But it is undeniable that boundaries have become dangerously blurred after more than two years of politicians working at close quarters with top medics.
In another example of the phenomenon, back in February Scotland’s Chief Medical Officer apologised after sharing an SNP political attack on Boris Johnson.
Professor Sir Gregor Smith retweeted a post from Humza Yousaf that claimed the Prime Minister was using the Covid pandemic to ‘deflect scrutiny’ over his ‘behaviour’.
The Health Secretary’s tweet was in response to Mr Johnson’s announcement that he planned to axe all coronavirus restrictions in England by the end of February.
Sir Gregor deleted his retweet and apologised. Writing on Twitter, he said it had been ‘an attempt to contribute to the debate on the isolation period’.
But he added: ‘On reflection it is clear this contained political messaging alongside the public health info. I have therefore withdrawn the RT [retweet] and apologise for passing it on.’
The Scottish Tories complained to Permanent Secretary John Paul Marks about the tweet, while MSP Sue Webber urged him to investigate whether Sir Gregor had breached the Civil Servant Code of Conduct on impartiality.
Perhaps it was just another momentary lapse, like the one which afflicted the Green MSPs who were pictured enjoying a drink in an Edinburgh pub in breach of lockdown limits on the number of people who could gather in a public place, back in May 2021.
The Greens are now in government with the SNP, so it did them no harm — a reward for years of slavish, unquestioning loyalty to the First Minister.
In the revisionist Nationalist imagination, these transgressions were honest mistakes — if a Tory was guilty of similar behaviour, Miss Sturgeon would be among the first to demand their resignation.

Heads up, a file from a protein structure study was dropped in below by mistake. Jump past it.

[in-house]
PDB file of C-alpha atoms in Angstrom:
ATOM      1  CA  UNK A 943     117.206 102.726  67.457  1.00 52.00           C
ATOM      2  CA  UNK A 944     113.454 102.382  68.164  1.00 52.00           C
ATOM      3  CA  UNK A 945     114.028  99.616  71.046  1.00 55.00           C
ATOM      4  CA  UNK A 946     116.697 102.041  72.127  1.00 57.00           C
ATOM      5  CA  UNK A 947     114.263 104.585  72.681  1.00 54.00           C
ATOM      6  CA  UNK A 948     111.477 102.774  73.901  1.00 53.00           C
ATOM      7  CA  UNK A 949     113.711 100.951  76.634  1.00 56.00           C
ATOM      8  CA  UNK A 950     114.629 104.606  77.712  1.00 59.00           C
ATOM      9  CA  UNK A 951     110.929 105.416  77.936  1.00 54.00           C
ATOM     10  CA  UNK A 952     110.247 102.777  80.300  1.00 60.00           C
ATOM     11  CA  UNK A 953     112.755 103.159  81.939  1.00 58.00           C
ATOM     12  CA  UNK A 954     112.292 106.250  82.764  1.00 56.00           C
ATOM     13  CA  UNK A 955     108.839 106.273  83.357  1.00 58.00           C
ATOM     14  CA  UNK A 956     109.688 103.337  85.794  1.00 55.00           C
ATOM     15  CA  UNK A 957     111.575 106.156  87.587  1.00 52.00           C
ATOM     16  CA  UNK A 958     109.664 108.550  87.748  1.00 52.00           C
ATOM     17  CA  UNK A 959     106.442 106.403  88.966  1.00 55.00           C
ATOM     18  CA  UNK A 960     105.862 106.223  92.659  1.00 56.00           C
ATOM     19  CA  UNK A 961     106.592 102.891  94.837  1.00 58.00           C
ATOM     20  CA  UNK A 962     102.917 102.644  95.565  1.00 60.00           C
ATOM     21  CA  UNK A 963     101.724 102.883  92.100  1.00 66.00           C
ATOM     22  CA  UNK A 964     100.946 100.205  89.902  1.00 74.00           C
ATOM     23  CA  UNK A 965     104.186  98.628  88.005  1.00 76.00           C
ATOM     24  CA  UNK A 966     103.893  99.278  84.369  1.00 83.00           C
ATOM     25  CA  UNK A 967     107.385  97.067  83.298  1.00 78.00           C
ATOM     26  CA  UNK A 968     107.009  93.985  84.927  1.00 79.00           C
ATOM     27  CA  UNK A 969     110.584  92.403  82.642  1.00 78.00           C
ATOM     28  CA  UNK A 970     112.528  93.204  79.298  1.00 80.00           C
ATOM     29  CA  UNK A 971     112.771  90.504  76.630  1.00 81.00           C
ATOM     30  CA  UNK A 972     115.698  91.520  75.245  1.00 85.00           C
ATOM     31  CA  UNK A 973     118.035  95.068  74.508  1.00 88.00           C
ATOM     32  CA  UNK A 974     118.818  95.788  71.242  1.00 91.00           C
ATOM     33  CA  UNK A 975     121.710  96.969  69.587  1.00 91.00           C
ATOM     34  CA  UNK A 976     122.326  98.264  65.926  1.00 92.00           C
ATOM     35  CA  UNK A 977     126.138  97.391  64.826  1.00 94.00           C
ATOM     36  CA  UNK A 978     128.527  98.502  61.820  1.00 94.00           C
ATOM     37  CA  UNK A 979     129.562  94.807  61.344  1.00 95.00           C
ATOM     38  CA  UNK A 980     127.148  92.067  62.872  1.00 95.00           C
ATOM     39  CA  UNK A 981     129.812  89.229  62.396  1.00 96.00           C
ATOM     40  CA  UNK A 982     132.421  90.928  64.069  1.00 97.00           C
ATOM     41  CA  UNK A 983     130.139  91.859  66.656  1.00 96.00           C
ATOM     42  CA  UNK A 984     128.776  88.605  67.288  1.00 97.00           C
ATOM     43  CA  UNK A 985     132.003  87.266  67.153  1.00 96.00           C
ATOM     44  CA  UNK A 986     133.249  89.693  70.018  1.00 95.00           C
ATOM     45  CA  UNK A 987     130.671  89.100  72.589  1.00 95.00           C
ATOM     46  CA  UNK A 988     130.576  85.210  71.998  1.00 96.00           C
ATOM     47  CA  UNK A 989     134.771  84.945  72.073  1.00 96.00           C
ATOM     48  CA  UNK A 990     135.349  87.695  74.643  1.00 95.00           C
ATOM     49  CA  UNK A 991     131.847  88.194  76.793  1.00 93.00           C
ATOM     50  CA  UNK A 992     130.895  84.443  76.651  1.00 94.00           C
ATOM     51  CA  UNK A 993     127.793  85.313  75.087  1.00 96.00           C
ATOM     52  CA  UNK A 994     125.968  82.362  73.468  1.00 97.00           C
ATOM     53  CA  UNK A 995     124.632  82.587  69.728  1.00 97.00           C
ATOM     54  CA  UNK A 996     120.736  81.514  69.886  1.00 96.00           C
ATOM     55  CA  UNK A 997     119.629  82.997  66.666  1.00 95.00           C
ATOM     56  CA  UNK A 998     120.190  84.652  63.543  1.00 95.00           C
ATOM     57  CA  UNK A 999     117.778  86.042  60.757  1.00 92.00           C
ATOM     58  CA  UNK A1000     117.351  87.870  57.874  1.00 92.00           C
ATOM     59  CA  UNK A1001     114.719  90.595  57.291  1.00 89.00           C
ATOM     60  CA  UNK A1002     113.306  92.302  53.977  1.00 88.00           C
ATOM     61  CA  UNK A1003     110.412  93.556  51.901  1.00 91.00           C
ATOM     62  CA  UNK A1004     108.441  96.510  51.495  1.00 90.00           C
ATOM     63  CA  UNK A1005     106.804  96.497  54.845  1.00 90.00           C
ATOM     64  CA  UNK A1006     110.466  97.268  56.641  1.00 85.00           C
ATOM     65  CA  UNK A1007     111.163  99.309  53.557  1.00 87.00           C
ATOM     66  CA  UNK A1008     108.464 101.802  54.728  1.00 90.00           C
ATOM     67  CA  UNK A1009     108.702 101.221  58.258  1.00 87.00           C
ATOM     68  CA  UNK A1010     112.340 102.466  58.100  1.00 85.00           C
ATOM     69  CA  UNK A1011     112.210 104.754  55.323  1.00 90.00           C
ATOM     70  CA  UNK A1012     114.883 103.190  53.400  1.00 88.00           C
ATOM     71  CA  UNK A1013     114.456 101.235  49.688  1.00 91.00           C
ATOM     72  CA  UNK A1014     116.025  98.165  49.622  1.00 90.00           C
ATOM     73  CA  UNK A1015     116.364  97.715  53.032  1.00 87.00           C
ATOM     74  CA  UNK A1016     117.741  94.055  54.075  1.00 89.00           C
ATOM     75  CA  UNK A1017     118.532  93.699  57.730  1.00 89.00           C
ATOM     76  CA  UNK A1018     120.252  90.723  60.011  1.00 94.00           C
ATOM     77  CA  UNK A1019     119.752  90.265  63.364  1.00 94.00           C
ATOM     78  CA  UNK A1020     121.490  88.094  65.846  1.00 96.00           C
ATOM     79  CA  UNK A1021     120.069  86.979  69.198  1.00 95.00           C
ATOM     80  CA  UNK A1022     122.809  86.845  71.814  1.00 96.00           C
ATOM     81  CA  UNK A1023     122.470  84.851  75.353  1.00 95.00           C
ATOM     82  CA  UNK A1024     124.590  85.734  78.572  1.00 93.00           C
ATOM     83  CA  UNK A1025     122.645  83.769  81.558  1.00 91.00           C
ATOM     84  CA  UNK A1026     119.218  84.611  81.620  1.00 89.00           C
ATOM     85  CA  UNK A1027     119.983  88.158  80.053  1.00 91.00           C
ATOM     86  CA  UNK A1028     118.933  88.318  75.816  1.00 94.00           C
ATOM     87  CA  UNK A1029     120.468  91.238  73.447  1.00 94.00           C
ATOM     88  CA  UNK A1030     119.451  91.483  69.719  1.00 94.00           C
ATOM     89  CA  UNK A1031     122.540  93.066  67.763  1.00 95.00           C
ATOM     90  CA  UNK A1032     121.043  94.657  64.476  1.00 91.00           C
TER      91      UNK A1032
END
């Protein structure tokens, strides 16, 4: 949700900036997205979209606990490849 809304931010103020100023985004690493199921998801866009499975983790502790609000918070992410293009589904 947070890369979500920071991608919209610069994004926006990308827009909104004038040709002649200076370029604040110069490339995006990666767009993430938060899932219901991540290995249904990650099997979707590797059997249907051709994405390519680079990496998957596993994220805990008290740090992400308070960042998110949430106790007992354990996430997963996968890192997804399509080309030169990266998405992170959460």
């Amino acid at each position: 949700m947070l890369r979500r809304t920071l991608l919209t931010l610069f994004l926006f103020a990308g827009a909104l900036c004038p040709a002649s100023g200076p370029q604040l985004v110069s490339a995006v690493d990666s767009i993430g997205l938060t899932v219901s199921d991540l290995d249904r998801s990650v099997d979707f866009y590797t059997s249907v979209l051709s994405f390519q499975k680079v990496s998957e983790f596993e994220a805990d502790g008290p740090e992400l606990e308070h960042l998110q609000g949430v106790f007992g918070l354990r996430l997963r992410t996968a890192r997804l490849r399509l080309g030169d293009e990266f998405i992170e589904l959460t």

Inevitably, her self-righteous indignation at the Prime Minister’s Partygate conduct carries less weight now that she has been caught out.
But then maybe she has always believed that the rules for which she was responsible didn’t always apply to her.
Defending his boss yesterday, before the police tweeted that officers had spoken to her, Professor Leitch claimed that she had done the right thing by wearing a mask when she ‘realised’ that the hairdresser she was in was relatively busy.
Perhaps a different set of guidelines are in place for government ministers, as the rest of us hadn’t realised that (prior to yesterday, when the rules changed) wearing a face-covering was optional, based on an individual’s subjective judgment of risk.
The First Minister has form for ignoring her own advice, of course, evidenced by her failure to wear a mask at a funeral back in December 2020.
And she was pictured at Prince Philip’s memorial service in London last month (MARCH) without a face-covering — not breaking the law, certainly, but it demonstrated that even she felt the measure was unnecessary in a crowded indoor space, while insisting at the time that everyone else wore one.
This matters because these restrictions have dominated every day of our lives for more than two years, with profound repercussions for businesses and families.
Preaching from their podiums, doom-laden Miss Sturgeon and her lieutenants sermonised about the importance of keeping the virus at bay, but in the case of the First Minister, and Dr Calderwood, it was clearly a case of ‘do as I say’.
Once again, the mask has slipped — and the real danger is that next time around, if there’s a new variant, or another pandemic, it will be much harder, if not impossible, to take Miss Sturgeon or any of her top advisers seriously.
- This column appeared in the Scottish Daily Mail on April 19, 2022.
- *Follow me on Twitter: @GrahamGGrant